II. For the replenishing of the ocean (v. 25, 26): As the earth is full of God's riches, well stocked with animals, and those well provided for, so that it is seldom that any creature dies merely for want of food, so is this great and wide sea which seems a useless part of the globe, at least not to answer the room it takes up; yet God has appointed it its place and made it serviceable to man both for navigation (there go the ships, in which goods are conveyed, to countries vastly distant, speedily and much more cheaply than by land-carriage) and also to be his storehouse for fish. God made not the sea in vain, any more than the earth; he made it to be inherited, for there are things swimming innumerable, both small and great animals, which serve for man's dainty food. The whale is particularly mentioned in the history of the creation (Gen. i. 21) and is here called the leviathan, as Job xli. 1. He is made to play in the sea; he has nothing to do, as man has, who goes forth to his work; he has nothing to fear, as the beasts have, that lie down in their dens; and therefore he plays with the waters. It is a pity that any of the children of men, who have nobler powers and were made for nobler purposes, should live as if they were sent into the world, like leviathan into the waters, to play therein, spending all their time in pastime. The leviathan is said to play in the waters, because he is so well armed against all assaults that he sets them at defiance and laughs at the shaking of a spear, Job xli. 29.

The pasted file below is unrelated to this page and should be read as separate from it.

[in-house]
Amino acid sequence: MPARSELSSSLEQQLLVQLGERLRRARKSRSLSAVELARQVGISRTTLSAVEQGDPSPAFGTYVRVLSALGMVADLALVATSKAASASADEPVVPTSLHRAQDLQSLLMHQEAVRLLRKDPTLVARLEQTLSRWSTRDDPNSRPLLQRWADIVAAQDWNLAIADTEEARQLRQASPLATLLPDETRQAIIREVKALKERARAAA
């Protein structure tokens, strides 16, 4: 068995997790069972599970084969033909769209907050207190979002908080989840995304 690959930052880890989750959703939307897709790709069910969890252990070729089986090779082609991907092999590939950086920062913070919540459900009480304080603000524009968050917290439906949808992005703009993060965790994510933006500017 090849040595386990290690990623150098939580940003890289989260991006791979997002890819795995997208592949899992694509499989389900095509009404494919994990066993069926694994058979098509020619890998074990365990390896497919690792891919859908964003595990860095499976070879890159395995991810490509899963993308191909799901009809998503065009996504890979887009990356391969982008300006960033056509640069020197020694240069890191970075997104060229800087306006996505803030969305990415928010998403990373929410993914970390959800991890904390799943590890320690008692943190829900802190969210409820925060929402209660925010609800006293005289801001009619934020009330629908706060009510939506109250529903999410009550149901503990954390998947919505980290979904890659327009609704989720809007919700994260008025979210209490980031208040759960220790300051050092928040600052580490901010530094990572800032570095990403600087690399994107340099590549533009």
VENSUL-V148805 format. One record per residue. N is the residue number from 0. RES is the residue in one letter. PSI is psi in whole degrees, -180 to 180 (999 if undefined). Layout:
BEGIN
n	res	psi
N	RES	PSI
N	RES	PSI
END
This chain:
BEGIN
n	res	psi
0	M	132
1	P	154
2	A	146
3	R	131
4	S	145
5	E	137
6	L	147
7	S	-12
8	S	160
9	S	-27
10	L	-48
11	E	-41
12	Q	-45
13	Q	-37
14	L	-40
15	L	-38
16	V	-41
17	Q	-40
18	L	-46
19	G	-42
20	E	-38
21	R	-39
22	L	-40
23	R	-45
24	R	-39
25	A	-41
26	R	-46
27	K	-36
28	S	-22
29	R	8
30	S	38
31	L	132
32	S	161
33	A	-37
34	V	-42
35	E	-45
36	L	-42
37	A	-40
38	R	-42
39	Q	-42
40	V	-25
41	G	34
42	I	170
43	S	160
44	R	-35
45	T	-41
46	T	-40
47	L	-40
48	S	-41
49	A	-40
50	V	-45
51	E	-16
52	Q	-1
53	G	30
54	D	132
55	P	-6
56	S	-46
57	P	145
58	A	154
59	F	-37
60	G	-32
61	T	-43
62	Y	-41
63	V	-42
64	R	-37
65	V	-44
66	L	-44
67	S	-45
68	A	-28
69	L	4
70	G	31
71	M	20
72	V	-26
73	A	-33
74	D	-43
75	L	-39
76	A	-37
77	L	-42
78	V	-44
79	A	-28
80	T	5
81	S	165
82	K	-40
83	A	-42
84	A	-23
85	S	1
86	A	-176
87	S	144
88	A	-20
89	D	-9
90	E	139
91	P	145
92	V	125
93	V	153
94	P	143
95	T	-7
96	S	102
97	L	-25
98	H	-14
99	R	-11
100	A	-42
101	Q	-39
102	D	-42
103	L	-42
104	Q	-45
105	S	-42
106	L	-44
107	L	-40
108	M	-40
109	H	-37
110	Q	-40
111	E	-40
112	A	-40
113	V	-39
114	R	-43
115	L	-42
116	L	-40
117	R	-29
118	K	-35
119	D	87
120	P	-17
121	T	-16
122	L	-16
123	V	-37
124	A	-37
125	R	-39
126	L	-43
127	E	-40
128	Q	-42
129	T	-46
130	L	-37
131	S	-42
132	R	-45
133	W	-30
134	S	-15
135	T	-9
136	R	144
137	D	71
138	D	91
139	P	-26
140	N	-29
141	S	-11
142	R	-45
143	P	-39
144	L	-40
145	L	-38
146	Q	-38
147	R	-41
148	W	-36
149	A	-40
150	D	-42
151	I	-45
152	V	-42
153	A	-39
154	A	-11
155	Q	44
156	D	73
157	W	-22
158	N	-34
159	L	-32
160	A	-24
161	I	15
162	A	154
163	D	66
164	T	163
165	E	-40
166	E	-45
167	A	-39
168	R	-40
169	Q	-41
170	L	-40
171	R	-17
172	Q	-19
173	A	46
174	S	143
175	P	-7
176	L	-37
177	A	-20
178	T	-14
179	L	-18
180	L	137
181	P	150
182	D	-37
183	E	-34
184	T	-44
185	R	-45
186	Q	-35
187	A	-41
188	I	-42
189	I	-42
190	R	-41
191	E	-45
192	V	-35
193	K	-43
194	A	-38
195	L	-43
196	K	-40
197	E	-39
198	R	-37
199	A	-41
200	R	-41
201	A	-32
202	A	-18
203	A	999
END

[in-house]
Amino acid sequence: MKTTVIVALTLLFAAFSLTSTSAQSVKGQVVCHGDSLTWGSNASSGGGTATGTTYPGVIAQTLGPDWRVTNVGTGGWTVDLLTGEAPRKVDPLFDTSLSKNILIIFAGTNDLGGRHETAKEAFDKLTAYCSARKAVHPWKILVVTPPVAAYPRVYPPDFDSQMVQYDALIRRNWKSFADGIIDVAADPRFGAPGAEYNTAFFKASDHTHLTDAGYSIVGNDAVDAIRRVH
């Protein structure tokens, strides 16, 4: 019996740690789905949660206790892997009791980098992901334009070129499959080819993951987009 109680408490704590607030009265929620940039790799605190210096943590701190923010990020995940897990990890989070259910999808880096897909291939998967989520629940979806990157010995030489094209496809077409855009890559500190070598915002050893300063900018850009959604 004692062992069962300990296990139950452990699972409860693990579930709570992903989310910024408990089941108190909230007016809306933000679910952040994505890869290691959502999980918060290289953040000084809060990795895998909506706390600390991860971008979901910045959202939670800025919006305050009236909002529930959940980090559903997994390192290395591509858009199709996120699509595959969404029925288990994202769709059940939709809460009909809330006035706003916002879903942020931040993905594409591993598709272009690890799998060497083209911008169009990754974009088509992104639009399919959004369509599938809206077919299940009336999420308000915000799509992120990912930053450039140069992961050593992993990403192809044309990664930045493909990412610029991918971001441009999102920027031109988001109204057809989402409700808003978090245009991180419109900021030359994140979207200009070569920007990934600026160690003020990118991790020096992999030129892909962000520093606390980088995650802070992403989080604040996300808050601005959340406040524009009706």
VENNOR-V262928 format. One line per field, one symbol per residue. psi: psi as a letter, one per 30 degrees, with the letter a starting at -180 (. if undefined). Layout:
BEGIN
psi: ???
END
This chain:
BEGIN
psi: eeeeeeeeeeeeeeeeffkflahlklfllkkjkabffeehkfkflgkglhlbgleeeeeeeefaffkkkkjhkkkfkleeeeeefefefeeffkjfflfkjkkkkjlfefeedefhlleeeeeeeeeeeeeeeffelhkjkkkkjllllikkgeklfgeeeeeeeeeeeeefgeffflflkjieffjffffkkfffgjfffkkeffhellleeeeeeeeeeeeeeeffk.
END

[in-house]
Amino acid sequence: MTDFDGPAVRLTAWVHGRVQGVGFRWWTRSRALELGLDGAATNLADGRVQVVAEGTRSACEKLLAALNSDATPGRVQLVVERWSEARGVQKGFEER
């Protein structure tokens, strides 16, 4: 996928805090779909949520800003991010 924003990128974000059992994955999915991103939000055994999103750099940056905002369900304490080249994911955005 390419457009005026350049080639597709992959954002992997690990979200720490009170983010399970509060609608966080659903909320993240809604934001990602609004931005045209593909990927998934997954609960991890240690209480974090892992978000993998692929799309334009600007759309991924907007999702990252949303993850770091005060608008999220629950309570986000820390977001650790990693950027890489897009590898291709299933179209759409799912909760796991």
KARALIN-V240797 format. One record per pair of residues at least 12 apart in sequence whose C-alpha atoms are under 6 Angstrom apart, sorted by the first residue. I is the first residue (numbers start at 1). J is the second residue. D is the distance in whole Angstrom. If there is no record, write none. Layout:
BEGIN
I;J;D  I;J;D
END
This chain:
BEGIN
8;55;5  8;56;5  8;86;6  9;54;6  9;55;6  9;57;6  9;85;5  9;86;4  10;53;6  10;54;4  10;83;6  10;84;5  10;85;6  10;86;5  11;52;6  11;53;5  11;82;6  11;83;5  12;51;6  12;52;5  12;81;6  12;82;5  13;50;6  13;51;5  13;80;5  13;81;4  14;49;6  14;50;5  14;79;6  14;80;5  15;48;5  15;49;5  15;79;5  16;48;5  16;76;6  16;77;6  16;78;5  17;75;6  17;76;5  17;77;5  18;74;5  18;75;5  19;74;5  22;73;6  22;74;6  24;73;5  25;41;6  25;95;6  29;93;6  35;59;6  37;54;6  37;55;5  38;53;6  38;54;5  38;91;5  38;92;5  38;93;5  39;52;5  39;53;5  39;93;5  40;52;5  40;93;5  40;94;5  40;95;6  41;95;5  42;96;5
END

III. For the seasonable and plentiful provision which is made for all the creatures, v. 27, 28. 1. God is a bountiful benefactor to them: He gives them their meat; he opens his hand and they are filled with good. He supports the armies both of heaven and earth. Even the meanest creatures are not below his cognizance. He is open-handed in the gifts of his bounty, and is a great and good housekeeper that provides for so large a family. 2. They are patient expectants from him: They all wait upon him. They seek their food, according to the natural instinct God has put into them and in the proper season for it, and affect not any other food, or at any other time, than nature has ordained. They do their part for the obtaining of it: what God gives them they gather, and expect not that Providence should put it into their mouths; and what they gather they are satisfied with—they are filled with good. They desire no more than what God sees fit for them, which may shame our murmurings, and discontent, and dissatisfaction with our lot.